We found that the main biofumigation compound is lost from soil within 24 hours after incorporation. This is important knowledge both for informing the most effective incorporation techniques and when designing realistic in vitro exposure assays with pests and pathogens.
Sectors Agriculture, Food and Drink,Environment

 
Description The research outputs coming from the HAPI project were used in the first ARTIS (Agri-Tech Register and Training for Innovation and Skills) course on use of biofumigants in the rotation, delivered by Dr Matt Back at Harper Adams University in January 2016 and again in March. This practical course has been devised to teach crop managers, agronomists and industry specialists looking to gain the skills necessary to optimise biofumigant success. The results and their implications for agronomic practice in the UK are being incorporated into "Best Practice" information on the use of biofumigation to be disseminated to growers and agronomists by AHDB.
First Year Of Impact 2016
Sector Agriculture, Food and Drink
Impact Types Societal,Economic

 
Description SARIC Sustainable Agriculture and Innovation
Amount £167,601 (GBP)
Funding ID NE/P00797X/1 
Organisation Natural Environment Research Council 
Sector Public
Country United Kingdom
Start 07/2017 
End 02/2019
 
Description AHDB Biofumigation 
Organisation Harper Adams University
Country United Kingdom 
Sector Academic/University 
PI Contribution Sharing of data from field trials, glasshouse trials and laboratory studies. Access to facilities and expertise for sample analysis. Hosting meetings for sharing of data and experiences.
Collaborator Contribution Sharing of data from field trials, access to field trial sites for sampling. Sharing of expertise and best agronomic practice for biofumigation.
Impact The outputs of this collaboration are still to be realised
Start Year 2015
 
Description AHDB Agronomists Conference 2019 
Form Of Engagement Activity A talk or presentation
Part Of Official Scheme? No
Geographic Reach National
Primary Audience Industry/Business
Results and Impact AHDB invited Prof Urwin to attend the Agronomists Conference 2018 held at the Kettering Conference Centre in December 2018. He gave a presentation to a mixed audience of growers, agronomists and industry representatives focusing mainly on the results to date from our SARIC project. This involved our research into the decline rates of potato cyst nematode in the field and how these are influenced by environmental and agronomic factors. The talk also included effects of biofumigation - the focus of our HAPI project. The presentations were followed by a panel question and answer session, with questions from the audience and discussion amongst the panel of speakers.
Year(s) Of Engagement Activity 2018
URL https://cereals.ahdb.org.uk/media/1459689/Agronomists-Conference-2018-Master-Deck-Day-1-Final.pdf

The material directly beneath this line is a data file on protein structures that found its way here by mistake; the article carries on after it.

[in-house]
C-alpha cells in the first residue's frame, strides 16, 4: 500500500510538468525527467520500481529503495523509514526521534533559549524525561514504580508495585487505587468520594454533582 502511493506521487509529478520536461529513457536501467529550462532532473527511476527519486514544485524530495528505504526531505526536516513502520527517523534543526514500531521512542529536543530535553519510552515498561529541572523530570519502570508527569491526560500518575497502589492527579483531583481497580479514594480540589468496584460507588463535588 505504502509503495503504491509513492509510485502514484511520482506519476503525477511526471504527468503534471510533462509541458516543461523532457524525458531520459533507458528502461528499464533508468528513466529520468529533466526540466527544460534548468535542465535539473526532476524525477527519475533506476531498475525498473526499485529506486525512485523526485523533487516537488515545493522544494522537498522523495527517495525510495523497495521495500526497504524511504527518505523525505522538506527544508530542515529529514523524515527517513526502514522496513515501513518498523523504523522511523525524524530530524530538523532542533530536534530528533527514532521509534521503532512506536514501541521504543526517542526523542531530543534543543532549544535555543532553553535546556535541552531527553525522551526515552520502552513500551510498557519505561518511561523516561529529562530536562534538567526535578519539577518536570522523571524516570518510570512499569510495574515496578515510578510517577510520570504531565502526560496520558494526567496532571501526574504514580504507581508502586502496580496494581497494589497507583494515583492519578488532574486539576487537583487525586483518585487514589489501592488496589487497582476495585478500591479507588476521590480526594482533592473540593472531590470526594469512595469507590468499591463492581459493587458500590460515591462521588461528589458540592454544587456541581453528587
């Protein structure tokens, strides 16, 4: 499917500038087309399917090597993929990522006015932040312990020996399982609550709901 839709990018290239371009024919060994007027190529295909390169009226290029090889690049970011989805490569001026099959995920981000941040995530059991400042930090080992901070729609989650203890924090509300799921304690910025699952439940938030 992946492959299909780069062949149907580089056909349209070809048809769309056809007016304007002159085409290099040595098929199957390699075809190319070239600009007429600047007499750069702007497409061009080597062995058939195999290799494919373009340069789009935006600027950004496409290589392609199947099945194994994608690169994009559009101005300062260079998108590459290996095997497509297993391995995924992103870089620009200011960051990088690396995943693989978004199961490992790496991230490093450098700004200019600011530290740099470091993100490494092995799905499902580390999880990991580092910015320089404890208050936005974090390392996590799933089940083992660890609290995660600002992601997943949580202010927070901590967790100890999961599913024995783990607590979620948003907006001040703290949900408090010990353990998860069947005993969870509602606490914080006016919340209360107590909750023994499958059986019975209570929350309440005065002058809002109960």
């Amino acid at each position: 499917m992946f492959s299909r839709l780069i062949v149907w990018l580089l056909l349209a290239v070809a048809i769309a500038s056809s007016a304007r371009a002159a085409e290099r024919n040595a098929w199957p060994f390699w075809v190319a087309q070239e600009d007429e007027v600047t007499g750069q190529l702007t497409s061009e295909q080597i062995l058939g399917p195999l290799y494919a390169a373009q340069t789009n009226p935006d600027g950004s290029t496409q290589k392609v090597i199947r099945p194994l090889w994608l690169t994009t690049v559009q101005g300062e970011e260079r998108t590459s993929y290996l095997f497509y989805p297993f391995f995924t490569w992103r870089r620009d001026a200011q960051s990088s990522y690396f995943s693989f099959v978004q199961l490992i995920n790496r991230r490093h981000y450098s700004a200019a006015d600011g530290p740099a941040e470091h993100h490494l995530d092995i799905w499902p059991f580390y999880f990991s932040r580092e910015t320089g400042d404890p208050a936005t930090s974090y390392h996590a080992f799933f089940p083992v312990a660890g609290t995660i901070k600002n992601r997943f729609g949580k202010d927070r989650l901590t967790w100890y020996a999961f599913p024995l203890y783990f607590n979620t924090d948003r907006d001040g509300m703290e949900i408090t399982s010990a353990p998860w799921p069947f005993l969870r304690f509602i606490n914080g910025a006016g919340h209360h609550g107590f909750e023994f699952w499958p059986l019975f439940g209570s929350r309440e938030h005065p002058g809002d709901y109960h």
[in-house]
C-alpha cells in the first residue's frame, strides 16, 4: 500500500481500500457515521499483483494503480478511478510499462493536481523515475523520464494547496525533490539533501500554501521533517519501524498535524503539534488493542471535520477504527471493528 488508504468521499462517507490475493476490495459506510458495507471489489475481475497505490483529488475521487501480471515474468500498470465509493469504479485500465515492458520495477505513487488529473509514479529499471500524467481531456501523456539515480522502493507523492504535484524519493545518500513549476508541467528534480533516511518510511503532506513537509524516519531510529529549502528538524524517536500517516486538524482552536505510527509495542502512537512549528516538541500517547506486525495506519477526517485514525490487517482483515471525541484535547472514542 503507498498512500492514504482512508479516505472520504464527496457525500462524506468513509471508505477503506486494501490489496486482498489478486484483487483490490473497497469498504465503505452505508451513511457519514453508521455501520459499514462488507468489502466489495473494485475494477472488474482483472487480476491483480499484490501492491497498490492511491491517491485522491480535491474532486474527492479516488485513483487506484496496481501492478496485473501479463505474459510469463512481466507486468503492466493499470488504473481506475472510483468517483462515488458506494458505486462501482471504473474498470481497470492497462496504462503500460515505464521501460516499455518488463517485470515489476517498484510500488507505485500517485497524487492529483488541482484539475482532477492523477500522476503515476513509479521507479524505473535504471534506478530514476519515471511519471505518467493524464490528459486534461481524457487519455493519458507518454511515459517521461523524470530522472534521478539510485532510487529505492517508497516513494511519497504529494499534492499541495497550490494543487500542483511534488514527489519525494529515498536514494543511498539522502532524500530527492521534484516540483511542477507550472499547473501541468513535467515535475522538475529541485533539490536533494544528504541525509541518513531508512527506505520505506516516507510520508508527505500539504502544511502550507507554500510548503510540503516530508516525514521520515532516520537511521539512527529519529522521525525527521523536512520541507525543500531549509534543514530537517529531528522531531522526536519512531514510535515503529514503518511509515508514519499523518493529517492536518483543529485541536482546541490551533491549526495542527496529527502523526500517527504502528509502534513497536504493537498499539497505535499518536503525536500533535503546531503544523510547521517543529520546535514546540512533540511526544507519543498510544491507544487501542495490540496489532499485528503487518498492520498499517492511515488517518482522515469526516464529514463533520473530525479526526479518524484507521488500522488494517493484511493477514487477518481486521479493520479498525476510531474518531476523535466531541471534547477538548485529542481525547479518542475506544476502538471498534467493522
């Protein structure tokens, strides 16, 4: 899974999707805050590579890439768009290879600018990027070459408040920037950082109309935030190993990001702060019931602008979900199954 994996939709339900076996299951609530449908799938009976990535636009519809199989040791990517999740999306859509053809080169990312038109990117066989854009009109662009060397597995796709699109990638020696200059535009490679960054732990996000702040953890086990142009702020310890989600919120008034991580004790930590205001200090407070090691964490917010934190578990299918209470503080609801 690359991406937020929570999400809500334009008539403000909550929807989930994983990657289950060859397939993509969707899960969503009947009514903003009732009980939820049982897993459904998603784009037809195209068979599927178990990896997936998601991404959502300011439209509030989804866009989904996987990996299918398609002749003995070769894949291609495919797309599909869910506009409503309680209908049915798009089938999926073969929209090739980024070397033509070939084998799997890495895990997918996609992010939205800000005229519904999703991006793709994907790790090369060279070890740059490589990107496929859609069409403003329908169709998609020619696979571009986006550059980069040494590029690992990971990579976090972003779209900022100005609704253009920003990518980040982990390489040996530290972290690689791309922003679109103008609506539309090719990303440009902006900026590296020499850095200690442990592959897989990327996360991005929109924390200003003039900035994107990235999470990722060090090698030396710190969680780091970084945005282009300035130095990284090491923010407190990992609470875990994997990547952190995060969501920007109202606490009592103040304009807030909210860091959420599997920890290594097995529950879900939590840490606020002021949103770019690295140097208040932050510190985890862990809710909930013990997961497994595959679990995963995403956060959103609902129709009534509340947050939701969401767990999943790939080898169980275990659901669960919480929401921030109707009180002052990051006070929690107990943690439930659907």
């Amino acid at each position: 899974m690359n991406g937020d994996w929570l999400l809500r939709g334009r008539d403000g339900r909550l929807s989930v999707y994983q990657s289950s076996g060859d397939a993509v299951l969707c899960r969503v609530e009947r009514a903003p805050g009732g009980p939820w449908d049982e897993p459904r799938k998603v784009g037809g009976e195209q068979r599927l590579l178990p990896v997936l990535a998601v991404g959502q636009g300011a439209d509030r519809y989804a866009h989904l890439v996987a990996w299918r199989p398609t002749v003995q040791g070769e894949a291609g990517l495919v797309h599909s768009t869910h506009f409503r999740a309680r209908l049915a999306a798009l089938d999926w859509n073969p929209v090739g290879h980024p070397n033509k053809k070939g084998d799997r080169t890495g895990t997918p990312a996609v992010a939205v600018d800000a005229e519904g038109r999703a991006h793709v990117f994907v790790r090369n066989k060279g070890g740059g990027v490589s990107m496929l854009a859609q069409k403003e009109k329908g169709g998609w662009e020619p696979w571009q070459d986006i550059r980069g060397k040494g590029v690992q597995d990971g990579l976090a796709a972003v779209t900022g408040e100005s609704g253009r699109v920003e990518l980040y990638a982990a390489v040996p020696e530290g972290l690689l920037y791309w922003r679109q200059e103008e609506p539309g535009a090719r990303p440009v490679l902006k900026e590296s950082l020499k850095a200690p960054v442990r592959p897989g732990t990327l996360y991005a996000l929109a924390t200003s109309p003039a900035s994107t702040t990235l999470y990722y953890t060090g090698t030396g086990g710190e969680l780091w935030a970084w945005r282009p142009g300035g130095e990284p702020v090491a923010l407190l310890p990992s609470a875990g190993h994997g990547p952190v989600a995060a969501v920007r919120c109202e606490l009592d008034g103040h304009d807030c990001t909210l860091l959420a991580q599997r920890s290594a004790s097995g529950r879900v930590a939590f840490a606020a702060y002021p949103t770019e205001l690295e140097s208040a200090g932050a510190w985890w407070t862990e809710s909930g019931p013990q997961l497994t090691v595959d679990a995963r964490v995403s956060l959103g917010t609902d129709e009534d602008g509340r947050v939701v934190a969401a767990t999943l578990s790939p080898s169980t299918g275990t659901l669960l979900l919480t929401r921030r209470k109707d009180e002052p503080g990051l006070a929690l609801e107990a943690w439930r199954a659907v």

Description BP2015 
Form Of Engagement Activity Participation in an activity, workshop or similar
Part Of Official Scheme? No
Geographic Reach International
Primary Audience Industry/Business
Results and Impact Gave presentation of the group's research to growers/industry representatives at The Potato Industry Event BP2015 followed by question and answer session. This was part of the "Research and Innovation for the Future" session to inform the industry of the latest advances and likely future developments in potato research. The presentation stimulated questions from the audience and further discussion.
Year(s) Of Engagement Activity 2015
URL http://www.bp2015.co.uk/seminars.html
 
Description BP2017 
Form Of Engagement Activity Participation in an activity, workshop or similar
Part Of Official Scheme? No
Geographic Reach National
Primary Audience Industry/Business
Results and Impact Prof Urwin attended the Potato Industry Event BP2017 at the Harrogate Yorkshire Event Centre in November 2017. This event attracts those involved in growing, handling, processing and retailing the potato crop and provides an excellent engagement and dissemination platform for all the potato-related research of the group. Prof Urwin delivered an open presentation summarising the team's research related to managment of potato cyst nematode, focusing particularly on progress towards improving the AHDB PCN modelling tool. In addition, there was engagement and discussion with numerous industry members and agronomists/potato researchers that led to interest in future research directions and potential collaborations.
Year(s) Of Engagement Activity 2017
URL https://www.bp2017.co.uk/index.html
 
Description Discovery Zone 
Form Of Engagement Activity Participation in an activity, workshop or similar
Part Of Official Scheme? No
Geographic Reach Regional
Primary Audience Schools